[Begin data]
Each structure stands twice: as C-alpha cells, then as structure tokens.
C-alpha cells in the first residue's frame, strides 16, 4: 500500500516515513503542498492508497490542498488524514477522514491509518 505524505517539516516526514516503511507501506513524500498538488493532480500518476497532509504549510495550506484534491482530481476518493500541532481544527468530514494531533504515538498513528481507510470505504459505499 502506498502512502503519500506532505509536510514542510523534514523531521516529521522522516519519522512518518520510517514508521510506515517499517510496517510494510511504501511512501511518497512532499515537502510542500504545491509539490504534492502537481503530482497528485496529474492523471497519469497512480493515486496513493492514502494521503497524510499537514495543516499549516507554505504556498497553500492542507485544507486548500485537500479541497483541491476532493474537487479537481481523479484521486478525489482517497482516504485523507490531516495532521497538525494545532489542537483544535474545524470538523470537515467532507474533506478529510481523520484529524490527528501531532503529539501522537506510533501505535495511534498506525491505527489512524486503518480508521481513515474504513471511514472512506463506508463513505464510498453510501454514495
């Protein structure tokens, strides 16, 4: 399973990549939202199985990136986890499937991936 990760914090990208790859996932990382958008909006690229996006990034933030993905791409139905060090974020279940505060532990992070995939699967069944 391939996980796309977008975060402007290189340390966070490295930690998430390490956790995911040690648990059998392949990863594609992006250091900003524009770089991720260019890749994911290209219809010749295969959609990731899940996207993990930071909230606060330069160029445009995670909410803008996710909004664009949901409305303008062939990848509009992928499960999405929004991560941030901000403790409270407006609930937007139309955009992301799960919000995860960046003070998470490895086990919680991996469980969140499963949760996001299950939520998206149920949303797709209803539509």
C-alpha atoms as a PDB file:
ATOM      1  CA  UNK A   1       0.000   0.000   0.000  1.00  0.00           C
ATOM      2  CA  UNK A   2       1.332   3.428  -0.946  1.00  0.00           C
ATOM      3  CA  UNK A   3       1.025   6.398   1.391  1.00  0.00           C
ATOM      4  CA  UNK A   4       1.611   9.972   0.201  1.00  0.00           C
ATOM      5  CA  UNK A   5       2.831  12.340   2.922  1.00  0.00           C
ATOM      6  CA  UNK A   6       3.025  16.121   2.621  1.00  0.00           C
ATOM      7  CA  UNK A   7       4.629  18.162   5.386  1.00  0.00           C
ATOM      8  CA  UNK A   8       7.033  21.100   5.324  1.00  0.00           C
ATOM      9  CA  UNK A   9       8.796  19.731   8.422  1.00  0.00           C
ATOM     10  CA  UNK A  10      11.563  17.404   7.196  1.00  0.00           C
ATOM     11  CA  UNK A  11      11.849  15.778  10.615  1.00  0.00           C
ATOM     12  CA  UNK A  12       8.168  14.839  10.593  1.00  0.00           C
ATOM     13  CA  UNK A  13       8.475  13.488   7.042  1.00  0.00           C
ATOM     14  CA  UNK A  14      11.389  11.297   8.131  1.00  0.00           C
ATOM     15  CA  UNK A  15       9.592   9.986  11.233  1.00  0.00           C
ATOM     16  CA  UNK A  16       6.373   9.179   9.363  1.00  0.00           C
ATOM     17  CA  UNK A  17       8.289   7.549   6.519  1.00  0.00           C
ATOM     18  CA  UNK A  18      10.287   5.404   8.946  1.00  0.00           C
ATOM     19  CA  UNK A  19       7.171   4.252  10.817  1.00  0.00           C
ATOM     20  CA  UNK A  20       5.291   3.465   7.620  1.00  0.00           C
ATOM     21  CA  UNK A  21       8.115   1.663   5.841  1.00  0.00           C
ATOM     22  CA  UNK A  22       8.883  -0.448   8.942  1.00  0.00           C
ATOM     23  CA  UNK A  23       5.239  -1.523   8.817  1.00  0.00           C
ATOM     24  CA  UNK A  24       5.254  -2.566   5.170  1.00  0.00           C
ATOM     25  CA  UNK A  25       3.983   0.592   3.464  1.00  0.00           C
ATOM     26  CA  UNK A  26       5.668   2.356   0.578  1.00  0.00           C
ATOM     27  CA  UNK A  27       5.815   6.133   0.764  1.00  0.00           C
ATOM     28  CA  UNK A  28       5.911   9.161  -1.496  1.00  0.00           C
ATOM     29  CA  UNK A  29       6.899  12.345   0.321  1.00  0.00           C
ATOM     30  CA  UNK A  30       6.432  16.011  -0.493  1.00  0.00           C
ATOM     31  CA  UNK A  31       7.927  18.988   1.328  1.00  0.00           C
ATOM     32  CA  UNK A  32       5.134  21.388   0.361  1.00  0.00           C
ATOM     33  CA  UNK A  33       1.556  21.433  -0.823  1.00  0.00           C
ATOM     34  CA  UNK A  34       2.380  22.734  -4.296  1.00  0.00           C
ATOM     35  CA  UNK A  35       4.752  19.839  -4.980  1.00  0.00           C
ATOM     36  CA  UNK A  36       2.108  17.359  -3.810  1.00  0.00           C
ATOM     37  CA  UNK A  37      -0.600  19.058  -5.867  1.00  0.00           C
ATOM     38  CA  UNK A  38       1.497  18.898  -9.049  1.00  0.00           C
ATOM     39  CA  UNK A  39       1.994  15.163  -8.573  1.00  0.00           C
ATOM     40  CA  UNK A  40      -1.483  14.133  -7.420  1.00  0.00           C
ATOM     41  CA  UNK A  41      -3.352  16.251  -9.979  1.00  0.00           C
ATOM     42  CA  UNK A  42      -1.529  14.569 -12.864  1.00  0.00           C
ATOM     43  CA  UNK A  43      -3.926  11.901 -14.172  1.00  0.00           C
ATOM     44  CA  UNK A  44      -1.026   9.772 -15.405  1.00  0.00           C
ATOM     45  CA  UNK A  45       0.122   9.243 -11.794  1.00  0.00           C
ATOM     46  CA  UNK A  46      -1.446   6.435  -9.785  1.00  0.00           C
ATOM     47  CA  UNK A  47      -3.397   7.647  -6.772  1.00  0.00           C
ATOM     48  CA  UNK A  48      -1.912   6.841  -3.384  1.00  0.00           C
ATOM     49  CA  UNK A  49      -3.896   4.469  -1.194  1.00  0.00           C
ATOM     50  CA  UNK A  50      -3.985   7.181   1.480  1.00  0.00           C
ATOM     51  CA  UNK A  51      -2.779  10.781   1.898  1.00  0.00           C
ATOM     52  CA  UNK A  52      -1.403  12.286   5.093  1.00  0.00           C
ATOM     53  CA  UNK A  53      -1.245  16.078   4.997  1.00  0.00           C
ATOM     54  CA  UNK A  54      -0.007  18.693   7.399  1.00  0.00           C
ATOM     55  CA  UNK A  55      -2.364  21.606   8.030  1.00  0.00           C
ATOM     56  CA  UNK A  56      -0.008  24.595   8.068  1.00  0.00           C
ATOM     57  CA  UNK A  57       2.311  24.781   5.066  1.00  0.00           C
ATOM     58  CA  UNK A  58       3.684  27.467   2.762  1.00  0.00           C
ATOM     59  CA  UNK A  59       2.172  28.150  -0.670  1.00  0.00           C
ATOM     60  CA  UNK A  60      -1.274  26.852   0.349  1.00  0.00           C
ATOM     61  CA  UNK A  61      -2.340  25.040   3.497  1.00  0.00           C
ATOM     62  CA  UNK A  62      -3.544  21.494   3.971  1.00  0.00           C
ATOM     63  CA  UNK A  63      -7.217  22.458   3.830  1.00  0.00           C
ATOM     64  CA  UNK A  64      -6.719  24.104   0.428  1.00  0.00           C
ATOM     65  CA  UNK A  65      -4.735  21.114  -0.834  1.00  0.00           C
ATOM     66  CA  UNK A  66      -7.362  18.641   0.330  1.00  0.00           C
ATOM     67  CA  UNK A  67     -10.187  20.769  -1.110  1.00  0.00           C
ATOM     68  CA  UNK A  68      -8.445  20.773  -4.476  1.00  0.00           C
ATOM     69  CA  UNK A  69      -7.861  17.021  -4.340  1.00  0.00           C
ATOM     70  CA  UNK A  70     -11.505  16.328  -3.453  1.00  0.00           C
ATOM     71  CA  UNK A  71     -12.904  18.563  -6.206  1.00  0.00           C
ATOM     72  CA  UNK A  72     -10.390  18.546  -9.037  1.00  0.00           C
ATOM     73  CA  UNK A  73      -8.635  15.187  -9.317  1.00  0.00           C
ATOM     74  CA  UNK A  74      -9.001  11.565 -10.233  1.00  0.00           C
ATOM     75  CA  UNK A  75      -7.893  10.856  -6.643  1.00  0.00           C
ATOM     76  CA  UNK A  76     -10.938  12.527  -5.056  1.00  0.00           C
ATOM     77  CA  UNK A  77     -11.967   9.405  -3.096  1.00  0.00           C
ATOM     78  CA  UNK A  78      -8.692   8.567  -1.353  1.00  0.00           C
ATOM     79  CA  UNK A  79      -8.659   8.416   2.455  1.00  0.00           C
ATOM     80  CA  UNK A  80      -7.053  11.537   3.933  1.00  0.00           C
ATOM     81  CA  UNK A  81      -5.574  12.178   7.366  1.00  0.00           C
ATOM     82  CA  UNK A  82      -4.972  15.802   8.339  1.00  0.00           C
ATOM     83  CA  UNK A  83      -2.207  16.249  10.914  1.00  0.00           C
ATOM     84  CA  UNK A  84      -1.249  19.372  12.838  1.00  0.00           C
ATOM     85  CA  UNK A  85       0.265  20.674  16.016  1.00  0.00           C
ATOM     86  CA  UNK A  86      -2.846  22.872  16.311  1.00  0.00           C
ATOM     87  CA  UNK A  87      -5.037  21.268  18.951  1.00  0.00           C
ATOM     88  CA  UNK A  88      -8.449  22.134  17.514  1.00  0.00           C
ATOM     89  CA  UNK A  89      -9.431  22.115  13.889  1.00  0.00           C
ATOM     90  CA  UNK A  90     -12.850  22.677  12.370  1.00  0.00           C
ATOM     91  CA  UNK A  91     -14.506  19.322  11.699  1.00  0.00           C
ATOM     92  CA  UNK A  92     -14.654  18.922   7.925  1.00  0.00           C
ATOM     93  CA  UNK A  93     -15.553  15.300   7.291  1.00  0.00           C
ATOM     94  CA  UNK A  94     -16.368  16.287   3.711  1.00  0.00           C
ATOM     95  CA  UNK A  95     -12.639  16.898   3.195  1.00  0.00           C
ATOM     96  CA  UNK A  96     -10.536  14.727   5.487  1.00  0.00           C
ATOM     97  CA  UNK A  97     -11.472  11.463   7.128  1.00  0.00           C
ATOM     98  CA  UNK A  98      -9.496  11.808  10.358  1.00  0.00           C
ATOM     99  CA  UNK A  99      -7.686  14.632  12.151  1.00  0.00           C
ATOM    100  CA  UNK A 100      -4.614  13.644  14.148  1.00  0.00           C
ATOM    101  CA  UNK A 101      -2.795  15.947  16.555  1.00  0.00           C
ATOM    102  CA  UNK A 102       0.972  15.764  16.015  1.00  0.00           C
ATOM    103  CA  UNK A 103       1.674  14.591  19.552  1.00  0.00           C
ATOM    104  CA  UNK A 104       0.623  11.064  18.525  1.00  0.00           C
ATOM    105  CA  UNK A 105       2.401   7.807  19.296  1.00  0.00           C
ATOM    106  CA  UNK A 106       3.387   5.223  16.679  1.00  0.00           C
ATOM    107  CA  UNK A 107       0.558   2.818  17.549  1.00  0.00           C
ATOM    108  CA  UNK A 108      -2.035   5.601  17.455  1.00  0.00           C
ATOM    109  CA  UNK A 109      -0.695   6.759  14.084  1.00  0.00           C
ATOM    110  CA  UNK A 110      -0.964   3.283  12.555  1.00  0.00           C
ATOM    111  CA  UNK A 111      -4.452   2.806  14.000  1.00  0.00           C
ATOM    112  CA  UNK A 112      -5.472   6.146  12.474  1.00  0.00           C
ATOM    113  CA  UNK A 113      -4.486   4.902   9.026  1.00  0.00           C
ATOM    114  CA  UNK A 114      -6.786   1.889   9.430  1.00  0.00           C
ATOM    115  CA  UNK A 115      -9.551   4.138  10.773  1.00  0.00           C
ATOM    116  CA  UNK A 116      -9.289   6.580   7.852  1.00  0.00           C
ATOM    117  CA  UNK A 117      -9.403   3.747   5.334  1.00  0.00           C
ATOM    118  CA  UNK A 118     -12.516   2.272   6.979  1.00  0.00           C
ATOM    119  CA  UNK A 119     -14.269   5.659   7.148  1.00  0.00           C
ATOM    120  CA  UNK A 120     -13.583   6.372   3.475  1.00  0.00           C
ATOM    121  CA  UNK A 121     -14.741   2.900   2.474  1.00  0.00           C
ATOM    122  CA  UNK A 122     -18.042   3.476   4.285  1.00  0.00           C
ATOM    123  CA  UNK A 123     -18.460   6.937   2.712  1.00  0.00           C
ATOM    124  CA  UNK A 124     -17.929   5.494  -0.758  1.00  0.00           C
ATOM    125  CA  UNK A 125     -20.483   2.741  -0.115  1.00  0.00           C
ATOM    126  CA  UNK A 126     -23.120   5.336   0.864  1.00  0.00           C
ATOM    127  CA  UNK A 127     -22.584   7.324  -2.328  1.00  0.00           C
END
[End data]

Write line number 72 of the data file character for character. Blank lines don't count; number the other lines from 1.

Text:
ATOM     68  CA  UNK A  68      -8.445  20.773  -4.476  1.00  0.00           C